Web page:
4. Answering KudoZ questions

4.1 - Answerers should read KudoZ questions carefully before answering. When answering, choose the confidence level that best reflects yours. Guessing should be avoided.
4.2 If you answer KudoZ questions, be prepared for colleagues to comment both positively and negatively on your terminology. Do not take it personally.
4.5 - Avoid answering in language pairs in which you are not capable, and in fields in which you are not knowledgeable.

5. Peer Comments

5.2 - Backing up peer comments with references is encouraged.
5.5 - Avoid entering peer comments in language pairs in which you are not capable, and in fields in which you are not knowledgeable.
5.6 - Be prepared to receive both positive and negative feedback from peers.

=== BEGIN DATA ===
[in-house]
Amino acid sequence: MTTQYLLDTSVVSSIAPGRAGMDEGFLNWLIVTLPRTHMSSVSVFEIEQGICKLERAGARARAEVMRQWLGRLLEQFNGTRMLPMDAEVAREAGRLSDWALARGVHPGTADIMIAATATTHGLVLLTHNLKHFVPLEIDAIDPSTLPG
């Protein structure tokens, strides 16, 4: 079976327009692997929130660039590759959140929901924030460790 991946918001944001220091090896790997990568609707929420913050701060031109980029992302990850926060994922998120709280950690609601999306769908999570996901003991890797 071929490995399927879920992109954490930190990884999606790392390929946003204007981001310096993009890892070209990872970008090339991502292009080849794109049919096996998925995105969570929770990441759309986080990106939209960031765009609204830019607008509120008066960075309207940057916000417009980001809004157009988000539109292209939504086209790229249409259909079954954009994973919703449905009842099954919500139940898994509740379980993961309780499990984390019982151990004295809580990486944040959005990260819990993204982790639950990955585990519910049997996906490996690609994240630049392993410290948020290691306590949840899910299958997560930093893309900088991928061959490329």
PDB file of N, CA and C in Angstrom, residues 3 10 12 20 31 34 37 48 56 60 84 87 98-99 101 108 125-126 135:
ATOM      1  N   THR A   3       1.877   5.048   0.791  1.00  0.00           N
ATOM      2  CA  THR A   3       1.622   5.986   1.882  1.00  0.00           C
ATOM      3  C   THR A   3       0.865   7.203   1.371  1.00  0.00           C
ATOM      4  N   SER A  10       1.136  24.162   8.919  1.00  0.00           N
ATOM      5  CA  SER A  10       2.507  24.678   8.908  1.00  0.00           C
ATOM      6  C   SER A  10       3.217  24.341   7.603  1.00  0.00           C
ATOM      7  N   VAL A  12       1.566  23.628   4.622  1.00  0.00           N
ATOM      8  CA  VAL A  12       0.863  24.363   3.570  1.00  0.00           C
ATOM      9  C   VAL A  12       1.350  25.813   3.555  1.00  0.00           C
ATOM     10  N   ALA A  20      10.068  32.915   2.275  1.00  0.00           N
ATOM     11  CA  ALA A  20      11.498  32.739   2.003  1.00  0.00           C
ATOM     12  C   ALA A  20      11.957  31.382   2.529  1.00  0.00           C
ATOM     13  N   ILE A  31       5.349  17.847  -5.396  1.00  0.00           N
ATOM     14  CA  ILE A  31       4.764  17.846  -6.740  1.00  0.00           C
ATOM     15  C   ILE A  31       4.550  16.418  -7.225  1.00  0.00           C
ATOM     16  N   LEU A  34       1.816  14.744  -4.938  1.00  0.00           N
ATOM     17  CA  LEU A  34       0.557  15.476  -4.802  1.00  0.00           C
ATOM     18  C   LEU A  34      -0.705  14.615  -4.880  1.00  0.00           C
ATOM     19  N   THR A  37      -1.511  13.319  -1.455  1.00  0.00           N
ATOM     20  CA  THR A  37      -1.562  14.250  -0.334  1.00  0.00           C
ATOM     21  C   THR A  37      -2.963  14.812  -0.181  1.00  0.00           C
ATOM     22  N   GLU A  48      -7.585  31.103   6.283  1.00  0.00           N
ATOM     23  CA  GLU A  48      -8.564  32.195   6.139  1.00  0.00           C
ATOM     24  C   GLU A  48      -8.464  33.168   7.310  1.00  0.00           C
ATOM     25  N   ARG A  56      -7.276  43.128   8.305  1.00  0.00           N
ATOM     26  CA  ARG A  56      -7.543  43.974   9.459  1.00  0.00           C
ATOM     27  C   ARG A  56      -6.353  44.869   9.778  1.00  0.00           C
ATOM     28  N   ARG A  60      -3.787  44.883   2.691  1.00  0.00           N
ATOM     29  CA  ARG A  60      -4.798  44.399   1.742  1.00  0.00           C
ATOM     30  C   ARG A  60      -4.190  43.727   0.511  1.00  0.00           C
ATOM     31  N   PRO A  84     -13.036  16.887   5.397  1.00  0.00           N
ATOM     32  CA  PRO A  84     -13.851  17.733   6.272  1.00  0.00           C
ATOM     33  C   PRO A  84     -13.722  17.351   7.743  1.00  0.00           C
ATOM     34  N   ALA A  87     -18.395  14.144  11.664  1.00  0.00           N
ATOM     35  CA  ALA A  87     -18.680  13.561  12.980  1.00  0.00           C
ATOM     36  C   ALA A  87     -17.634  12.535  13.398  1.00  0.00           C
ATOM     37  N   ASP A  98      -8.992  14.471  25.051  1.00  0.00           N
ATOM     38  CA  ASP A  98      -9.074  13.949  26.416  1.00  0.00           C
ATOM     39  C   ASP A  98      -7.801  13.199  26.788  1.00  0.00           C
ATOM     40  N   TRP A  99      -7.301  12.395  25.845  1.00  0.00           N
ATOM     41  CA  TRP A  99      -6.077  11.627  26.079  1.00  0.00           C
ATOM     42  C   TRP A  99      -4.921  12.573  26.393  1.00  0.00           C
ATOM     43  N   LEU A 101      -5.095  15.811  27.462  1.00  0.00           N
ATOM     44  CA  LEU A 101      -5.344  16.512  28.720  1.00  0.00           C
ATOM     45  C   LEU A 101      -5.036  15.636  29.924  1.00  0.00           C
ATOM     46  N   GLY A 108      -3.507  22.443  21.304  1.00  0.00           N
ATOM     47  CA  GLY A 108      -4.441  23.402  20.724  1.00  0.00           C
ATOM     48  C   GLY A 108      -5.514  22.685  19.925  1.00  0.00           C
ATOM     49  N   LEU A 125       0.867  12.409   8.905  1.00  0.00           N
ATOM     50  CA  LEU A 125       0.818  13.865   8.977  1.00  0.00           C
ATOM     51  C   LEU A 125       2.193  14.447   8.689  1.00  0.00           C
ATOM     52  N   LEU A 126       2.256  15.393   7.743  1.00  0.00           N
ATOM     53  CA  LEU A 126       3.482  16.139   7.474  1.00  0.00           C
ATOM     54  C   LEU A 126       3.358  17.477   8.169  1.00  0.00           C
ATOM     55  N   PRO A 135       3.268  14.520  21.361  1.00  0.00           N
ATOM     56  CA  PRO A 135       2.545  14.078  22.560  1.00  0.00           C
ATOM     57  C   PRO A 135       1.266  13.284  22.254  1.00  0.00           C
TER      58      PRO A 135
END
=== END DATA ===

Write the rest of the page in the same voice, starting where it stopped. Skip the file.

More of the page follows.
Imo, those of us who started out on Proz before the rules and guidelines were changed to what they now are and before moderators were reduced to police work understandably have a harder time than newer members in adjusting to and coping with the site as it now is.


 

Kim Metzger  Identity Verified
Mexico
Local time: 21:25
German to English
The KudoZ input/output machine Apr 30, 2015

Charlie Bavington wrote:

Lisa Simpson, MCIL MITI wrote:

I should add that while moderators seem quite keen to apply draconian rules to those questioning time-wasters, they never seem to apply the first item on the list of Kudoz rules:

2.1 (Guideline): "Help" KudoZ should be used... (snip)

I suggest deleting "guideline" from this, making it a rule and displaying it in a prominent position.